Saluting the Squawkers: Complaints Are Often Key to Improving Sales, Retention and Loyalty

by Craig Harrison

Nobody likes a complainer, but if you're running a business, the customers who take time to gripe are doing you a huge favor! Most unhappy customers just quit doing business with you, and you never know why. But the unhappy customers who actually let you know why they're unhappy give you the opportunity to make changes that will improve your sales and more.

It's said nobody likes a complainer. I beg to differ. In customer service a complainer is doing you a favor. They are the extension of your research, testing and quality assurance departments. Although essentially unpaid, they're providing you with invaluable, often real-time feedback on what isn't working in your business or your relationship with them. Try to put a price tag on that!

We know from surveys that most unhappy customers voice their displeasure with their feet - they just walk. They simply go away. No fanfare, no pronouncements. One day they're disgruntled, the next they disappear.

You belatedly discern they've left - but why? What happened? By then, it's probably too late. So let's celebrate the complainers. Let's salute the squeakers. The data they provide make improvement possible. Their feedback gives you end-user validation of your processes and procedures, your product lines and service levels.

Since most customers are convinced you either don't care or won't change, those that care to share should be valued and rewarded. Be open to their feedback. See the long term value of fixing a problem this customer has experienced. For each customer who complains many more may have already moved away, or will soon if you don't fix your problem.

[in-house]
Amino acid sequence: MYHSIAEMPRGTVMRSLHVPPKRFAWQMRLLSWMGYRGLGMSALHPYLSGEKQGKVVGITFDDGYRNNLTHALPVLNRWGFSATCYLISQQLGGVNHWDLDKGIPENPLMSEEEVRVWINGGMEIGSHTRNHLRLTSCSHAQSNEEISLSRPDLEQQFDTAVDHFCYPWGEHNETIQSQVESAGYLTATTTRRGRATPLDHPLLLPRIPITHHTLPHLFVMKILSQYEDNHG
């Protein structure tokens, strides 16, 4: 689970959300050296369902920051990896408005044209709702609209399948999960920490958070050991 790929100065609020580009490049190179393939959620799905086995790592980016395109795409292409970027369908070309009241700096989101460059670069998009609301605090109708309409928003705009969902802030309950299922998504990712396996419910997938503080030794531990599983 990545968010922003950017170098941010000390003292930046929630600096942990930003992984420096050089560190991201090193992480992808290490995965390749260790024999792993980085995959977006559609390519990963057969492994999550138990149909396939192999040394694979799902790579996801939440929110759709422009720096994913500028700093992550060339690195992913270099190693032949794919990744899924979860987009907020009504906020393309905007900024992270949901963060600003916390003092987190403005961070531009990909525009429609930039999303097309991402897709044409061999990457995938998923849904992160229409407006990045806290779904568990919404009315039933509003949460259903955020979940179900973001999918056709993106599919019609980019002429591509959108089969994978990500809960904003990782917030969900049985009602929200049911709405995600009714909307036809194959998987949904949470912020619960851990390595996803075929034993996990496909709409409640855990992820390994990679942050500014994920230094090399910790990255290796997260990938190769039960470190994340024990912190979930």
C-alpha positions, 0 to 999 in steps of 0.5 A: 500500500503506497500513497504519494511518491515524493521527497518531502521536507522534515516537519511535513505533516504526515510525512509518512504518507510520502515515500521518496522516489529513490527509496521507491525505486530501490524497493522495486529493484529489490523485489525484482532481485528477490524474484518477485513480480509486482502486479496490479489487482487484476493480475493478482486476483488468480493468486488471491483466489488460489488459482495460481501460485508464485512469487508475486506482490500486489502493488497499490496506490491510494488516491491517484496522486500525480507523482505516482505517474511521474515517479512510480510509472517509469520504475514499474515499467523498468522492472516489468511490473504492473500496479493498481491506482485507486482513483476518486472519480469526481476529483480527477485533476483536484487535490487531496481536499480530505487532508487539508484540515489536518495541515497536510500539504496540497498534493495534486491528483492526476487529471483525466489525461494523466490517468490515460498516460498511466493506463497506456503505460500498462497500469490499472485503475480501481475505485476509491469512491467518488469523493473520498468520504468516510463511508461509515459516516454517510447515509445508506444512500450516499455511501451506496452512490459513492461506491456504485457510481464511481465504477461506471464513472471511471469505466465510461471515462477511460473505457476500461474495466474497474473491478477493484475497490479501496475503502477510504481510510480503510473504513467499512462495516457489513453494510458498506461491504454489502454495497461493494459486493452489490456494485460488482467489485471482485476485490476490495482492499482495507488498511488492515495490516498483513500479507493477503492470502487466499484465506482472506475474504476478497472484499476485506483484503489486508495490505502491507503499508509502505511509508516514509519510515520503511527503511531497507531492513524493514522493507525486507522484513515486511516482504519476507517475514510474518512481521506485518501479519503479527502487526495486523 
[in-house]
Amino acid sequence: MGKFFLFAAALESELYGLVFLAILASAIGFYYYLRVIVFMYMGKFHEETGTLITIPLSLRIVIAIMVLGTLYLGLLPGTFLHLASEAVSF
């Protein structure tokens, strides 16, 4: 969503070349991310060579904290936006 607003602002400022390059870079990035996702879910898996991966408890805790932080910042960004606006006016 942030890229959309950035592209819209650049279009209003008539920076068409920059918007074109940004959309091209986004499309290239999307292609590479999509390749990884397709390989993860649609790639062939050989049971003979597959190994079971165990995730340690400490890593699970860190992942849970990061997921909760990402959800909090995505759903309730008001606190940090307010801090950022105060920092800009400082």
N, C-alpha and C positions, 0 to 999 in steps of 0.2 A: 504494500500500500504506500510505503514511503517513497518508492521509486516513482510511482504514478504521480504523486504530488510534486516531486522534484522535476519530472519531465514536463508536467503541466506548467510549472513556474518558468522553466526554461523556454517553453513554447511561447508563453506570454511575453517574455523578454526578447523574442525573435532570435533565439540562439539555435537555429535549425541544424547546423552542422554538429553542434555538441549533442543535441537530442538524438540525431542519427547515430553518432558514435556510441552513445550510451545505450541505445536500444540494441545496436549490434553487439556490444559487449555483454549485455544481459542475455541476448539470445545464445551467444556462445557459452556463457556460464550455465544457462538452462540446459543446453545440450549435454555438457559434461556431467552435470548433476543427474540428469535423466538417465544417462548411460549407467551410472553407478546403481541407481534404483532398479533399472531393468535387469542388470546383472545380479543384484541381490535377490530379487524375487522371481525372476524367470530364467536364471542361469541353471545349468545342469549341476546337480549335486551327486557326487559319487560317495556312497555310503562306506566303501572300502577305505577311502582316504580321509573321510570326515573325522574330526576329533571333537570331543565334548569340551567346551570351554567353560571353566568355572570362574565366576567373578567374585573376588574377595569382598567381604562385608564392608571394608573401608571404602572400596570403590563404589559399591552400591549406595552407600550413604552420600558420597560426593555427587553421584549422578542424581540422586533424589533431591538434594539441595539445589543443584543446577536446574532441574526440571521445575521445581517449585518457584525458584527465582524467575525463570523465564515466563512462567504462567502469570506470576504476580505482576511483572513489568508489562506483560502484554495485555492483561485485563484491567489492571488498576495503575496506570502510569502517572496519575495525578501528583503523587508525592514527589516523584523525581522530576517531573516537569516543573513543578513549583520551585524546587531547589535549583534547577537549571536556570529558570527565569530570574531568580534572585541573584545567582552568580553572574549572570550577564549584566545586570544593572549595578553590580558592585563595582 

Make it easy for customers to give you feedback and listen generously when they do come forth. Telling a customer "nobody else has complained" misses the point. Consider the following action steps to leverage complaints into constructive improvement:

  • Thank customers for taking the time to let you know of their less than stellar experiences.
  • Honor their courage in speaking up
  • Reward their input in little yet meaningful ways: complimentary items, discounts, future preferential treatment, etc.
  • When you act on their complaint let them know you've done so. They'll feel their power and your responsiveness will strengthen the bond between you and them.

In its own way a complaint is a compliment - they cared enough to let you fix the problem. They think you're capable of doing so and will be delighted when you do. They're a customer worth saving!

Craig Harrison is a speaker, trainer and consultant who makes communication and customer service fun and easy for his clients. To hear his voice, call (888) 450-0664. Otherwise you can visit his website http://www.expressionsofexcellence.com or send e-mail to Excellence@craigspeaks.com.

 
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